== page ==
Put me in chains

Why do subordinates of all kinds harbor resentment toward those over them? There were no ranks in Eden. There was God walking with two people made in the image of God, working together in perfect harmony. What happened? Well, God had a short list of tough consequences for breaking that world. “You’ll get your food the hard way, planting and tilling and harvesting, sweating in the fields from dawn to dusk” (Genesis 3:18,19 MSG). So we sing the working person blues because we have to slave away under people we don’t admire. “Angry people without God pile grievance upon grievance, always blaming others for their troubles” (Job 36:13 MSG).

We work in broken organizations where those in the cubicles think the person in the corner office is pretty clueless. It’s been so long that the boss man has been the adversary that it’s hard to imagine it any other way. But there are model companies where collaboration, shared decision-making, and better-than-living wages raise everyone’s morale and grow the bottom line. Those serving there sing a different tune. “There’s nothing better to do than go ahead and have a good time and get the most we can out of life. That’s it—eat, drink, and make the most of your job. It’s God’s gift” (Ecclesiastes 3:13 MSG). So let’s start a worker’s revolt. Put this on your desktop: I am here to serve. Put me in chains.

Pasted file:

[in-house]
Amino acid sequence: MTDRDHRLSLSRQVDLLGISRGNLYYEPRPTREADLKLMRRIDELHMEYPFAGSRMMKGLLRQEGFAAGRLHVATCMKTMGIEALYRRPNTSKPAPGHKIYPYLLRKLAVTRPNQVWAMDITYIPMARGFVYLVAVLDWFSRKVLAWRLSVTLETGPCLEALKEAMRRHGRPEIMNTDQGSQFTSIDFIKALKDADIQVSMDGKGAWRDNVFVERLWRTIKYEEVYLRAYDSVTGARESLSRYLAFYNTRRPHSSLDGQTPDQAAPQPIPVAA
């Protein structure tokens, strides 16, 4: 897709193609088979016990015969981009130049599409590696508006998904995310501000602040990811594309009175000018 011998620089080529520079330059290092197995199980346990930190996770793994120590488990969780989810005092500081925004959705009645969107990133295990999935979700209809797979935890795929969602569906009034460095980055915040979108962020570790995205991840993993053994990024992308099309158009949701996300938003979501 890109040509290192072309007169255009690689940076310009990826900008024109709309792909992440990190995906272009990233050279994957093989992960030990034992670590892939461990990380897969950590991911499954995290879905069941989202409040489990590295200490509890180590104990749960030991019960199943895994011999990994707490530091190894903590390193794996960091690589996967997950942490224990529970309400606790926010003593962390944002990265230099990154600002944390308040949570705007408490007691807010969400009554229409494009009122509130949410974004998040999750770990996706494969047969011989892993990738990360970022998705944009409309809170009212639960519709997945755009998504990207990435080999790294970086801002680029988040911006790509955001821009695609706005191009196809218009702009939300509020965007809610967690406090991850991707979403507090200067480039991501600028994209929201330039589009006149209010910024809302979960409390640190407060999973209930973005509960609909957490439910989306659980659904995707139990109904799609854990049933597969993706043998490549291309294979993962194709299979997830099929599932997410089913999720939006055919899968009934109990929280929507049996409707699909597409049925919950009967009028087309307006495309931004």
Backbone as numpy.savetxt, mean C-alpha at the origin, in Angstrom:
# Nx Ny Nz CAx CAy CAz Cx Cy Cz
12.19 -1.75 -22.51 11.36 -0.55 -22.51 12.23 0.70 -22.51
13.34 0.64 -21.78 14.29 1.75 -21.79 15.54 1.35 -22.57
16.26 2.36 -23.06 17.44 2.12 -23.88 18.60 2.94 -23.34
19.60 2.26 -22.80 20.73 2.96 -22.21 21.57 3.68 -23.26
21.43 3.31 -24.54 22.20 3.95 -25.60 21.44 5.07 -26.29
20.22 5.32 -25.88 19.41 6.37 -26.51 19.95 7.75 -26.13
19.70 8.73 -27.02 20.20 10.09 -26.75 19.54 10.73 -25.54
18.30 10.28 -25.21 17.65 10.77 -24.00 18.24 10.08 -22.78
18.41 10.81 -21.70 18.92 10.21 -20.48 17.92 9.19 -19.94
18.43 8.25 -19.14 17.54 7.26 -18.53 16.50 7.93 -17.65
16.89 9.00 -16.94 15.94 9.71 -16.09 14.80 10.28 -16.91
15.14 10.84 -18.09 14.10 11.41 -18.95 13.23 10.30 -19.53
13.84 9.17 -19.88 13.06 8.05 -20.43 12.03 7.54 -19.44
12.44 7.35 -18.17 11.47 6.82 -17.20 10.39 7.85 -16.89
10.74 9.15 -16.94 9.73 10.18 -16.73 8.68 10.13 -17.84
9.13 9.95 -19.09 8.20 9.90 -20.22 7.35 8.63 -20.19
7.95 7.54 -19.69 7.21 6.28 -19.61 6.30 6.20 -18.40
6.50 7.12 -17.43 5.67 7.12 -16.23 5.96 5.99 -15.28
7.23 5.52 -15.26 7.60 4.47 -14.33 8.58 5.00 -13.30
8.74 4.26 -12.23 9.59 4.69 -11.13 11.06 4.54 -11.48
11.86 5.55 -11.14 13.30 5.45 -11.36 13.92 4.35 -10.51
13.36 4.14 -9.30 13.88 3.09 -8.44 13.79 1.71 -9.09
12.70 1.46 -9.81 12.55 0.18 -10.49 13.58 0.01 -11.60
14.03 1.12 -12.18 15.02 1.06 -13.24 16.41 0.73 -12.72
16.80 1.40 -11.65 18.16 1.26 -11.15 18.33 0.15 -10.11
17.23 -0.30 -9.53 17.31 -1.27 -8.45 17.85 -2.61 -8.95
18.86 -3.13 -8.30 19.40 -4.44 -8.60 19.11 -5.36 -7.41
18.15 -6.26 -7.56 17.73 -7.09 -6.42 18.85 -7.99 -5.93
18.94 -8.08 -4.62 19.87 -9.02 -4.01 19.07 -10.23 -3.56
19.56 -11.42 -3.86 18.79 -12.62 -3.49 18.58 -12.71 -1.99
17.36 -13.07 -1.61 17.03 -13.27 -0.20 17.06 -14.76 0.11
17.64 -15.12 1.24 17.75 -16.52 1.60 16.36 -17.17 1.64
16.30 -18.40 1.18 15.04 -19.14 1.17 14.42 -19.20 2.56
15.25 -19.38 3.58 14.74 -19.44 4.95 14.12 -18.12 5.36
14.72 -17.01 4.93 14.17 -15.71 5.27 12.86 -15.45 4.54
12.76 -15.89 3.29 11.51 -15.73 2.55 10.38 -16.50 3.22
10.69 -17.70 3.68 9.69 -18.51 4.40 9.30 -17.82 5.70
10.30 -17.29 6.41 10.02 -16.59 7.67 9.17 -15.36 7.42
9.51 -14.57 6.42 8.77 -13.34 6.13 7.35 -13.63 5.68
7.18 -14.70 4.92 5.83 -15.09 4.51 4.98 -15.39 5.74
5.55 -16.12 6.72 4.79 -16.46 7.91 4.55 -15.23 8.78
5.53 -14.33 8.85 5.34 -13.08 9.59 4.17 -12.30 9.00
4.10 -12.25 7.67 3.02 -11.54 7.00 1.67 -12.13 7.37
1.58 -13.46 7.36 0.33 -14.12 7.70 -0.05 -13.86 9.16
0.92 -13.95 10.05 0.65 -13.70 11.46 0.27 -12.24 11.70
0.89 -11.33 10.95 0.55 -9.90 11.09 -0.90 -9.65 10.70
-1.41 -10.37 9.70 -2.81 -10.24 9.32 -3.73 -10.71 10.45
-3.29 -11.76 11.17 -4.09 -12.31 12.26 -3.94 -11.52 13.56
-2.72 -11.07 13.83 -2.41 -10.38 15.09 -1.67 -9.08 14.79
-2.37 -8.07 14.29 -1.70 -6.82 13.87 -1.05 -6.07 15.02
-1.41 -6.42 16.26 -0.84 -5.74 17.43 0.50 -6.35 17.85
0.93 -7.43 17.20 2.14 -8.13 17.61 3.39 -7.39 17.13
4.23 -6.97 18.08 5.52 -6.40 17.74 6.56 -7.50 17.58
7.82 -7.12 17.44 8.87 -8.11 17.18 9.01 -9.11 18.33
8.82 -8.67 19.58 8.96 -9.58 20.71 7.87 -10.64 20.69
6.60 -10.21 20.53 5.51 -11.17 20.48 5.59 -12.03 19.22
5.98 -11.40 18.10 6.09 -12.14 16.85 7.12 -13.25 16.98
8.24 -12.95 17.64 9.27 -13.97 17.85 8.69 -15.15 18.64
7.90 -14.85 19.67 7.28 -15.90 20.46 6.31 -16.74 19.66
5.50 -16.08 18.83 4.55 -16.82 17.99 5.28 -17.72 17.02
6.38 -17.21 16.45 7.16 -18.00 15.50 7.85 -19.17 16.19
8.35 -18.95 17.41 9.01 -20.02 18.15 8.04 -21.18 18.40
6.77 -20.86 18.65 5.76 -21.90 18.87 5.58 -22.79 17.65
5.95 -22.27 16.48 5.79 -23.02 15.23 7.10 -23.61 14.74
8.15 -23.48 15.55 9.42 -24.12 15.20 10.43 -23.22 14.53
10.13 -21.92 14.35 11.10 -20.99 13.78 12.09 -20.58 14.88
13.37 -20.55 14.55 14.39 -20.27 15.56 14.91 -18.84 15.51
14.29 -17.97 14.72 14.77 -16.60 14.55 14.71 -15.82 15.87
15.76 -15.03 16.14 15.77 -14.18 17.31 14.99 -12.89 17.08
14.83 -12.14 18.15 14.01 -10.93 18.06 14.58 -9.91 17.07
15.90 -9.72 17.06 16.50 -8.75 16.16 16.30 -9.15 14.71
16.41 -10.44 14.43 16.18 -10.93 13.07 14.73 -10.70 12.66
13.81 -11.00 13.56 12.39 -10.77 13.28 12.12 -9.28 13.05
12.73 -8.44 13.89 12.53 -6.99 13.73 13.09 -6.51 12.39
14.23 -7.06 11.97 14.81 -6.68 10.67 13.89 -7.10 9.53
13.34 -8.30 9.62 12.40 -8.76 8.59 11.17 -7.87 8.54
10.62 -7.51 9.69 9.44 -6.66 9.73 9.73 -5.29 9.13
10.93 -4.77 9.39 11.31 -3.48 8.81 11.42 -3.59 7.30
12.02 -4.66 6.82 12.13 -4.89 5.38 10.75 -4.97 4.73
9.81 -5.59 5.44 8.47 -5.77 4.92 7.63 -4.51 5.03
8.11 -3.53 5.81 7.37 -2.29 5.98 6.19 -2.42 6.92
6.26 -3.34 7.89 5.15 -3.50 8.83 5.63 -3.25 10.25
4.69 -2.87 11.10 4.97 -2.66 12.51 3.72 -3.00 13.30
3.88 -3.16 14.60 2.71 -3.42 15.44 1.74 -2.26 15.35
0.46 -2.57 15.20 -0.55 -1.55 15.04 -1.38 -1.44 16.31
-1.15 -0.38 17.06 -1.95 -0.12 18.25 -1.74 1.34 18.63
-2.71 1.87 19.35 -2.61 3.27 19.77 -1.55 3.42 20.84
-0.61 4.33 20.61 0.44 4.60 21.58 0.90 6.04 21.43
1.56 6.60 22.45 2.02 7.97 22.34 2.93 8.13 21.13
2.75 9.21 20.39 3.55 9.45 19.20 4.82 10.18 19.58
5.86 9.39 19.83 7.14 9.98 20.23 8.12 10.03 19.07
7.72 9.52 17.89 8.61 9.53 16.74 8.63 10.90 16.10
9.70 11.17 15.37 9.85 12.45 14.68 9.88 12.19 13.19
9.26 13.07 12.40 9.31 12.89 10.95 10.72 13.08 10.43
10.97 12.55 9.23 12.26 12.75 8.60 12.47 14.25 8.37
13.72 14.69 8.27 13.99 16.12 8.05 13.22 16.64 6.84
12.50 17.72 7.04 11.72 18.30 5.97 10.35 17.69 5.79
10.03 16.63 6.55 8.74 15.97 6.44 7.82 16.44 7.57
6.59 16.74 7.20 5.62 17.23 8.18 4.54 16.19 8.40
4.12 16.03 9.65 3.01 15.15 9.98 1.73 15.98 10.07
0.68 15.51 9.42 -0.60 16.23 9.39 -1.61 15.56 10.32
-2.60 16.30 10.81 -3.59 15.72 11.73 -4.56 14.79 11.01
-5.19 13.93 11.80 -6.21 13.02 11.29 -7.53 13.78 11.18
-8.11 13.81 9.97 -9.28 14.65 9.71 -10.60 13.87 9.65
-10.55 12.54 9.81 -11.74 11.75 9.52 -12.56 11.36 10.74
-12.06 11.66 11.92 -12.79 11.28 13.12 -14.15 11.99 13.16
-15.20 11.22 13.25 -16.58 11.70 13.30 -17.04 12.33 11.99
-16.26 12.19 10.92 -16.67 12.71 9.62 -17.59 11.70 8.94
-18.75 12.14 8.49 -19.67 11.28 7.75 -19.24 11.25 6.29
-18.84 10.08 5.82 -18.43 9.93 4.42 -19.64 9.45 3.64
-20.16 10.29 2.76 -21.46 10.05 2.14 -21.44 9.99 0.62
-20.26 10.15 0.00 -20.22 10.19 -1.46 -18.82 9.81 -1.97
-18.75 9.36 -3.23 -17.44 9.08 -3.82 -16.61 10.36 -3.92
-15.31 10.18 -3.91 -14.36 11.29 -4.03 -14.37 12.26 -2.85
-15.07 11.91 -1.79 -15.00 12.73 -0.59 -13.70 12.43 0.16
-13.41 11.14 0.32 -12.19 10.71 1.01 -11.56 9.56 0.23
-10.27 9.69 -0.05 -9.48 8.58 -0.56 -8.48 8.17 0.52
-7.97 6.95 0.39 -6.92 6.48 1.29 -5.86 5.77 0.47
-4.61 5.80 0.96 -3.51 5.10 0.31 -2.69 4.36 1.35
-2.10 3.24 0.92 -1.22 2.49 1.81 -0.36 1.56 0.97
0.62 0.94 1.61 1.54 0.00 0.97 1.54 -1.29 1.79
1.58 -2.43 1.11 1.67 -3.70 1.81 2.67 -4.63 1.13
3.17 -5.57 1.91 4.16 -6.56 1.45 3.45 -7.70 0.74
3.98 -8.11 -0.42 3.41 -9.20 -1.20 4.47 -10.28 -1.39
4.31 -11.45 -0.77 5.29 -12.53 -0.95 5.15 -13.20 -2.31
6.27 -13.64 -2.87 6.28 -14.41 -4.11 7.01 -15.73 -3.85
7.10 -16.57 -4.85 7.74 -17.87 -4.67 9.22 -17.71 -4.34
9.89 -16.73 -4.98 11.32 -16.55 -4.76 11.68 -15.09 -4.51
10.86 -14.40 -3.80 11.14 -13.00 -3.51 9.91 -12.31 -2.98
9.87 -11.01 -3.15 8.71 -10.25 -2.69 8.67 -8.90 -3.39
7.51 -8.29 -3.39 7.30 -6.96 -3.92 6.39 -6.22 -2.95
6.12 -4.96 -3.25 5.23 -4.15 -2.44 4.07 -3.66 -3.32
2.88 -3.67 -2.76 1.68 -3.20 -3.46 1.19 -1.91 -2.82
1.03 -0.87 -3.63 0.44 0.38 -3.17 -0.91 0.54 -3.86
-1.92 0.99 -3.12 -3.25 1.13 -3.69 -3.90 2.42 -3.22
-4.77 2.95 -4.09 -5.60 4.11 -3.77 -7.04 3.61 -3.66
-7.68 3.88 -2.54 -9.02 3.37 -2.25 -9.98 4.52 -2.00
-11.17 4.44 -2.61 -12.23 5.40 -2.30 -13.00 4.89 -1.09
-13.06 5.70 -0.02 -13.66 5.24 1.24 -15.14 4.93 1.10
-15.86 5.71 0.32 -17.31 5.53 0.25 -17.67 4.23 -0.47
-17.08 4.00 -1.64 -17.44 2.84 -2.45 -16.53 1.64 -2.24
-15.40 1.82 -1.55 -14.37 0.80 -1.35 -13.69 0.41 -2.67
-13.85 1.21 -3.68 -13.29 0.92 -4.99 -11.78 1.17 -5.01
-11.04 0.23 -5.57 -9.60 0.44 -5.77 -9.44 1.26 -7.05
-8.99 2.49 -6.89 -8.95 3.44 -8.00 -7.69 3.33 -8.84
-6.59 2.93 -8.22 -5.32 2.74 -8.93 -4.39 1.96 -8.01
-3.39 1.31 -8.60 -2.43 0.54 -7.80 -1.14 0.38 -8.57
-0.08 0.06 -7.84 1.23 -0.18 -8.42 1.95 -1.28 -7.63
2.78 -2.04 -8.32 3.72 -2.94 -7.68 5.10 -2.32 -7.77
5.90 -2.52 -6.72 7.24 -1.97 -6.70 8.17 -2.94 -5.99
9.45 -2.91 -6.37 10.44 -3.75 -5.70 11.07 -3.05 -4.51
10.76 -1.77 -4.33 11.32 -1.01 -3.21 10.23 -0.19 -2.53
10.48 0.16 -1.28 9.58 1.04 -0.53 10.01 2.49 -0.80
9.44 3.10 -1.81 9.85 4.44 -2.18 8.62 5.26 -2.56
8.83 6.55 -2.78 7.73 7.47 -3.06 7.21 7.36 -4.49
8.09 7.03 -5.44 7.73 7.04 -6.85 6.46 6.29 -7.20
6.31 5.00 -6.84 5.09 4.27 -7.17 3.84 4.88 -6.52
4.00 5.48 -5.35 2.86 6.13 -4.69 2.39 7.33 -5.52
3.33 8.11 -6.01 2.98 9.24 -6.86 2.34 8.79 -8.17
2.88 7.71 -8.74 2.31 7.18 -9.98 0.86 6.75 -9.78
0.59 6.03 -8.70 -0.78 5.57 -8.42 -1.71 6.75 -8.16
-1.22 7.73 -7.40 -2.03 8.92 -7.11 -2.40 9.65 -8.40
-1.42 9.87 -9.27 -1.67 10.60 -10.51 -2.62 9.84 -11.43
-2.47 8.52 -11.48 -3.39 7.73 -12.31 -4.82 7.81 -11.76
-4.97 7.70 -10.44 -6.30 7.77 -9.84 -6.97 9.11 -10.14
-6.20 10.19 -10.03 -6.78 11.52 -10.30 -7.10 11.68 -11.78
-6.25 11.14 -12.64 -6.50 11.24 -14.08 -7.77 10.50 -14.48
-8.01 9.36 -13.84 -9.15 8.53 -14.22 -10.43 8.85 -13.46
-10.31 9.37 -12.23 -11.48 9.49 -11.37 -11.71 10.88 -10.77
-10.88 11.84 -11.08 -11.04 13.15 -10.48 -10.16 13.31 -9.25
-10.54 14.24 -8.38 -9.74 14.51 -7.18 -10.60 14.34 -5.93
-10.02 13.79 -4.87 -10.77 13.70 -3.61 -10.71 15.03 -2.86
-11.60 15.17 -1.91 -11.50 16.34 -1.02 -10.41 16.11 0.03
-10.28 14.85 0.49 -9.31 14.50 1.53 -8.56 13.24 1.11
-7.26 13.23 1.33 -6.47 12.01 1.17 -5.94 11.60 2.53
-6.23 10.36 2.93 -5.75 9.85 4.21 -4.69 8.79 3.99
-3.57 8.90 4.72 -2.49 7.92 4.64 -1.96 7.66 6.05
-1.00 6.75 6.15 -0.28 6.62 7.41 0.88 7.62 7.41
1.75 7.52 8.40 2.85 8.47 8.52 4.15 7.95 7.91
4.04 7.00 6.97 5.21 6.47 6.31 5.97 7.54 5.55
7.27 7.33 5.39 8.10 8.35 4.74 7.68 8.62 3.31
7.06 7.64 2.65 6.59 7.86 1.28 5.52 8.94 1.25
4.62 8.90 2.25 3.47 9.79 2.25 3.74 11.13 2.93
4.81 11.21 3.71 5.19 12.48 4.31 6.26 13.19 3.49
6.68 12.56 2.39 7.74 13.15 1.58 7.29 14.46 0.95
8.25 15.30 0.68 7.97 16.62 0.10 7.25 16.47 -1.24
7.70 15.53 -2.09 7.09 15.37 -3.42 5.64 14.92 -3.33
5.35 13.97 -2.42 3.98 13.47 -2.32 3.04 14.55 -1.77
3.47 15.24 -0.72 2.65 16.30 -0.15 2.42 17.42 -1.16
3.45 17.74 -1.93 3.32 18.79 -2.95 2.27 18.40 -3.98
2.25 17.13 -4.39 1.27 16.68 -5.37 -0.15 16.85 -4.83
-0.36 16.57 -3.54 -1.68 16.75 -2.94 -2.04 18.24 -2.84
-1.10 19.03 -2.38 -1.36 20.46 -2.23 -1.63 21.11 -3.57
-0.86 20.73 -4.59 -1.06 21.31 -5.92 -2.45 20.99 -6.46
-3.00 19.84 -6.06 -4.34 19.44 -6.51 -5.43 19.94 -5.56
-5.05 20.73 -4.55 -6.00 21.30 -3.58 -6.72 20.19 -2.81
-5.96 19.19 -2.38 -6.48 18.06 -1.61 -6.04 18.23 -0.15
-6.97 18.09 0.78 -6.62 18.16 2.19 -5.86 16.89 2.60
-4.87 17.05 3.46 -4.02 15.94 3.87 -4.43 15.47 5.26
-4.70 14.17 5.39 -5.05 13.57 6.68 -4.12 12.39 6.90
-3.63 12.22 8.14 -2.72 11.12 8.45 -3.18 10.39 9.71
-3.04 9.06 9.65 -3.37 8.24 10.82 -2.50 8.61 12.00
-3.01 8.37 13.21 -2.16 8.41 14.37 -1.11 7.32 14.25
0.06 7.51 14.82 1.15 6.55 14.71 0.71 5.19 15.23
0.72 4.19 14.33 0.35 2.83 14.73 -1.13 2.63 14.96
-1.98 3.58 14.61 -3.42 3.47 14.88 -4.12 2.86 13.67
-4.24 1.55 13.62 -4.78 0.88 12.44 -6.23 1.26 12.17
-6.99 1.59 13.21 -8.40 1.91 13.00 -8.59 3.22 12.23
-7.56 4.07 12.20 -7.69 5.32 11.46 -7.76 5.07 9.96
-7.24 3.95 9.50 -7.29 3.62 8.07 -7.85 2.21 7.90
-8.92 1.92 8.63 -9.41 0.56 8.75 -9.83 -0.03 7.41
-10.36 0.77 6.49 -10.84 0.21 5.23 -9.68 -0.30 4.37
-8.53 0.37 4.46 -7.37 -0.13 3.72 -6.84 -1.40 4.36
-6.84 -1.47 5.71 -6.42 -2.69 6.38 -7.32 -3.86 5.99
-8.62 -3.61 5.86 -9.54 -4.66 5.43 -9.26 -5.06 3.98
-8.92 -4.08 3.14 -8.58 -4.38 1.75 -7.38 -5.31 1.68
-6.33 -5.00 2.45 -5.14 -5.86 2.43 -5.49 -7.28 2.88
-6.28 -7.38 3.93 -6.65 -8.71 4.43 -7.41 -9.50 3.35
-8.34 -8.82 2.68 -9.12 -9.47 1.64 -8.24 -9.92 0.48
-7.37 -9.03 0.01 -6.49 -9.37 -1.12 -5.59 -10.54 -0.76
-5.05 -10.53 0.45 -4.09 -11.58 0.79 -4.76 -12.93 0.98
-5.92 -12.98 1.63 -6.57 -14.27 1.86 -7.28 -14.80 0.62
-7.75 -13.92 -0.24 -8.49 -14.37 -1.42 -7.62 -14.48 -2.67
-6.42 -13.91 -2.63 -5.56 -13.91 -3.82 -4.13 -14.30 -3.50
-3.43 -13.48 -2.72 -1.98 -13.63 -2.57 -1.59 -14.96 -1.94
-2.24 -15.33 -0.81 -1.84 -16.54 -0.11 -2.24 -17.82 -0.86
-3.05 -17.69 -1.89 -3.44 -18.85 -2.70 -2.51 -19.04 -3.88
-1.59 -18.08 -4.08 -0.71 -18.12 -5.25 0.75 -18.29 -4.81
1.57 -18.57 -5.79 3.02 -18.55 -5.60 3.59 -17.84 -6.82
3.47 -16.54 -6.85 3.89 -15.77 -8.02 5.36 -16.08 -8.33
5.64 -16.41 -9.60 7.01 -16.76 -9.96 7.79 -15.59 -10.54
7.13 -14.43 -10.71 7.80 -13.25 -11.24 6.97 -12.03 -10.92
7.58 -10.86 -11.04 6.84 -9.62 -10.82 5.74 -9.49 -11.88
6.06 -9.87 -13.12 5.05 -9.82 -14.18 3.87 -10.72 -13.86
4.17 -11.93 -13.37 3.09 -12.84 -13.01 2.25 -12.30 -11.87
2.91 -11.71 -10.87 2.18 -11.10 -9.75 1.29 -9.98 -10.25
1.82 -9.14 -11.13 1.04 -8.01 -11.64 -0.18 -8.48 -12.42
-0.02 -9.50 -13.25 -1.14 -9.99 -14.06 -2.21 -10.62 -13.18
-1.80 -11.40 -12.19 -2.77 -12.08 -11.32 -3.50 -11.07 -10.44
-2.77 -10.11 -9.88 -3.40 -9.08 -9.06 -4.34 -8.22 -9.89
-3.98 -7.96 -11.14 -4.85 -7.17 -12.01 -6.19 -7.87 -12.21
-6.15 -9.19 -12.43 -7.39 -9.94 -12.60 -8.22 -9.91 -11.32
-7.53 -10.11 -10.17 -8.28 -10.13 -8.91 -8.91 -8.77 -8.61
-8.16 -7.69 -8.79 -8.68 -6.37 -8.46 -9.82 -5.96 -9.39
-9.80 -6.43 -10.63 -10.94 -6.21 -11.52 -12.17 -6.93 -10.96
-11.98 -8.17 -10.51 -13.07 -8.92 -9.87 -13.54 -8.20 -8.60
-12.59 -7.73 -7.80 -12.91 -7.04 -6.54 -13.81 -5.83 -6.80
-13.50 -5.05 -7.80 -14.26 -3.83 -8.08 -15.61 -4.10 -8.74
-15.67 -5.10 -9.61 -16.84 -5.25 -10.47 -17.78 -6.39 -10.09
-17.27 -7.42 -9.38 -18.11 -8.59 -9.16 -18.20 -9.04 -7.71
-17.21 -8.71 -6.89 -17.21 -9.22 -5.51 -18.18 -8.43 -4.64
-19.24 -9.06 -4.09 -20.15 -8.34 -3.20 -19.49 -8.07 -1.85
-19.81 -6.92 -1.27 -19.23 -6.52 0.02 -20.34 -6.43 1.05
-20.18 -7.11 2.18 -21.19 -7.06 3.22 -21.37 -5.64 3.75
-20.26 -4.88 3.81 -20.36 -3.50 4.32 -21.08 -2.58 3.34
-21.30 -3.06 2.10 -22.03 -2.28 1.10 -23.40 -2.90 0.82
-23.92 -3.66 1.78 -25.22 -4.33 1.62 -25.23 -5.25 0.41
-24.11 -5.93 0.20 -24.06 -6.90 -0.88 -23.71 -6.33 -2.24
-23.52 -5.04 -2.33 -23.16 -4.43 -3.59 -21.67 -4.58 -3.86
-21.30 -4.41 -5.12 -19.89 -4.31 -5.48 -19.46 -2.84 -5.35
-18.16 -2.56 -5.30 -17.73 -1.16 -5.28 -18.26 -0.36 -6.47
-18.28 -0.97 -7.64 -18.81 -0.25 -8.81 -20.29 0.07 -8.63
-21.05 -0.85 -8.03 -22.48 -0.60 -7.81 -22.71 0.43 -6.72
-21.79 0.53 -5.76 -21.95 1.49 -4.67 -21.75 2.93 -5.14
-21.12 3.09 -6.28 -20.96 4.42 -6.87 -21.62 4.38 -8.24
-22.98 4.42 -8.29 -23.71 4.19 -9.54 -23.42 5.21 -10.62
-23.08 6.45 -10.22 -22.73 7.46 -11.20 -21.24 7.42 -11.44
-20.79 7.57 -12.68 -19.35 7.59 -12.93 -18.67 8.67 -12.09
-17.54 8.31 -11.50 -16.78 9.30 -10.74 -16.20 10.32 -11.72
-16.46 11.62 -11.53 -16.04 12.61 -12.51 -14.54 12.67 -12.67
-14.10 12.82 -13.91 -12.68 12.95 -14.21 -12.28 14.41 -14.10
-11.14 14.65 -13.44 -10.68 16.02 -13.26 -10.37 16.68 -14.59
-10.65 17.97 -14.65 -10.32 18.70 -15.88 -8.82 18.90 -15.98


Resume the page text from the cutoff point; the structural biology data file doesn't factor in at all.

Jason had a career as a teacher, counselor, and leader. He has written and spoken extensively on a variety of topics related to the Christian life. He has been a contributing writer for Time of Grace since 2010. He has authored Grace Moments devotions and Straight Talk Books including, Help Me, Jesus; One Day Full of Grace; and When in Doubt. Jason lives with his wife, Nancy, in Wisconsin.


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